Zahner’s best time in the car was 11.70 @ 115MPH, yet he was there to race in the 12-second bracket, so he wouldn’t be able to put his foot down all the way. He came pretty close to winning, however, achieving an average of 12.043 over the weekend.
Number Three: Brad Russell’s 1973 C10
Underneath the hood, we got a peek at the flaming red 400 SBC, hiding its powerful internals like a Callies crankshaft and a hydraulic roller Comp Camshaft. A slush box TH400 transmission meant this truck could deliver the goods and still have time to mess around in the parking lot.
In the rear, Russell had installed a Ford 9-inch with a Detroit Locker and Moser axles for better traction. All these modifications had been done as time and money allotted. The owner had opted to convert the truck into a drag truck back in 2008. The paint job was done by Russell himself back in the beginning of the year.
Overall he’s pleased with how the truck has performed over the years. “She runs 12s all day,” said Russell, “and I plan to finish the interior someday, but in the end, I just want to the drive the wheels off of it.” A grin flashed upon his face as he said this last part, likely because he was aching to do just that after we finished our interview.
His final average time for the Finals was 12.024 seconds, edging him past Zahner’s Nova. Unfortunately, it was not enough to clinch the win for the 12.0 second bracket. Lacie Phinney’s ’06 Trailblazer SS would take home that honor, at 12.011 seconds.
Number Two: Michael Adams’ 2006 Corvette
Simple as the Corvette’s stock characteristics may seem, Michael Adams’ 2006 C6 was a real pleasure to see amidst the coterie of Chevys present at Famoso. This Corvette was equipped with an Edelbrock nitrous kit, and little else besides a Vararam cold air intake, Hoosier rears, and Nitto fronts. We liked it that way.
This sleek red beauty didn’t need to show off or make some sort of statement–all the get-up-and-go was right there under the hood. Packed inside the engine compartment was a great big LS2, which got 380hp at the rears. “I like the LS platform for its simplicity and power, it’s just very universal,” said Adams. So all-encompassing is Adams’ love for the V8 that his license plates reflect the plain LS-engine lifestyle: “STOCKLS2.”
Just over a year ago, Adams walked onto a Chevy dealership with his late-gen GT500 and admitted he’d gotten tired of the problems with boost and traction. Trading the Stang in for the Corvette, Adams states, was one of the better decisions of his life, if for nothing else than the higher reliability and peace of mind–improved performance notwithstanding.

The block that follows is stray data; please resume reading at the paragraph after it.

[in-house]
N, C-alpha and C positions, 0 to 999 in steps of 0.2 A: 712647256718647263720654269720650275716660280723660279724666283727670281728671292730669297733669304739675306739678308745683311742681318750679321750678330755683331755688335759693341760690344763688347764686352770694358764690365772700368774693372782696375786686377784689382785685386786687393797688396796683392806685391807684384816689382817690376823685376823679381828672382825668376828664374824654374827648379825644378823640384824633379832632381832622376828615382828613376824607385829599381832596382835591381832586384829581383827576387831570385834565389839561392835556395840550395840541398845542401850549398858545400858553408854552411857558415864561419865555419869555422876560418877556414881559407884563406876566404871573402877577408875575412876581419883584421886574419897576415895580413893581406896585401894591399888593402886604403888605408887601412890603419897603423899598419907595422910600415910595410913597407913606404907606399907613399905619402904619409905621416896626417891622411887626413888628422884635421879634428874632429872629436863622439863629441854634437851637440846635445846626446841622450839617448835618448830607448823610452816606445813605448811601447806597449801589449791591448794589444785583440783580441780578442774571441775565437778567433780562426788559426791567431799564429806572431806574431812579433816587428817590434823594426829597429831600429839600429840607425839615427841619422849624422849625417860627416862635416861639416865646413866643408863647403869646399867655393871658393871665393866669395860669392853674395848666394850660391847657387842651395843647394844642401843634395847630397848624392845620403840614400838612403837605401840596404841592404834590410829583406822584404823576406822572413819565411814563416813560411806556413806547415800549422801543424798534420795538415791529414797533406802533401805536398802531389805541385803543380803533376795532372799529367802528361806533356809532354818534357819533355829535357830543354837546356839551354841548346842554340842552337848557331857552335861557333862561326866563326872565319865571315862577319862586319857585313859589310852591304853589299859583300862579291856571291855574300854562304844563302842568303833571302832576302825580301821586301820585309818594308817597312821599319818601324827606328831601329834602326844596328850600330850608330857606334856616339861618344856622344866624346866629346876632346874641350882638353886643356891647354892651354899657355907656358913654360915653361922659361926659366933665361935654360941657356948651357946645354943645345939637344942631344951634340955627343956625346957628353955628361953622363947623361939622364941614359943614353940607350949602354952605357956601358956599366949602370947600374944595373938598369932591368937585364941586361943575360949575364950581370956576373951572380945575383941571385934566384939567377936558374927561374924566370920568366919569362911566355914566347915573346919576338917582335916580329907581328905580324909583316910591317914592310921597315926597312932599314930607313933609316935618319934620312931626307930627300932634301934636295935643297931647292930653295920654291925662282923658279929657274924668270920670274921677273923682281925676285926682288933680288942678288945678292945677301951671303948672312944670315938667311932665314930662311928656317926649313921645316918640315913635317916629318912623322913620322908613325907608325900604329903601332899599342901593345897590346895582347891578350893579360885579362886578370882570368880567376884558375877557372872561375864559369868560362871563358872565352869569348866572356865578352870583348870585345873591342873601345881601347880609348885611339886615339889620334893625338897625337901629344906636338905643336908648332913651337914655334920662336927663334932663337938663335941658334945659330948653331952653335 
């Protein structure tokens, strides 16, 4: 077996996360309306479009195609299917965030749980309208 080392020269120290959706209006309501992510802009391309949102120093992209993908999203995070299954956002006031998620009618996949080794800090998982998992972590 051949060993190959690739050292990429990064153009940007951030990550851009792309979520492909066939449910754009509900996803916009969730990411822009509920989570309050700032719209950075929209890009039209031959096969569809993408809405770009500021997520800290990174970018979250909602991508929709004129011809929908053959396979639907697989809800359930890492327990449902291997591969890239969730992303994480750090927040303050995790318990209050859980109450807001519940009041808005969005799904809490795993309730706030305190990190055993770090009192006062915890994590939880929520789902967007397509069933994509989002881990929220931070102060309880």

He got his start in racing just over seven years ago, and has since gone on to participate in both this NMCA Series as well as the NHRA Summit Sportsman Series. His best run? 12.31 seconds @ 117mph.
Adams would ultimately fall short of his intended time for the weekend–he was hoping to win the 11-second bracket–coming out with an average of 11.881 seconds. He’s got some future plans to improve his odds, like getting a new stall converter, but fun is what matters most to this racing dude from Bakersfield.
Number One: Tony De Azevedo’s ’69 Camaro
Getting him to the peak of his bracket that weekend were a host of quality parts. At the heart was the 355 SBC with an Edelbrock manifold, World Products Sportsman II heads, Comp cam, MSD ignition, Dynatech headers, nitrous and a relocated NATA battery. His transmission is a Jericho 4-speed with a Centerforce clutch.
Tony’s history in racing stretched back a ways to the early 2000’s, as he progressed from running test and tunes to trying out for True Street. He’s had the Camaro since 1997, however, but only recently opted to have it fitted for the trials of drag racing.
De Azevedo purchased this roller-only pony car and transformed it to the performance machine it is today. A new engine, transmission, rebuilt suspension, and front yard paint job soon had the car up to snuff, taking three years to complete.
All that work has paid off for De Azevedo, if this weekend’s results are any indication. He won the 11-second bracket at the Finals, coming in at an average of 11.083 seconds. We’re sure the drive back to Tulane was a happy one for this Bowtie brawler.
The Virtues of True Street
Approachable but still fast and fun, the True Street class proved it’s a great place to go for the everyman who wants his dose of high speed delivered on the weekend. True Street provides a good entry point for newcomers or reliable fun experience for veterans alike.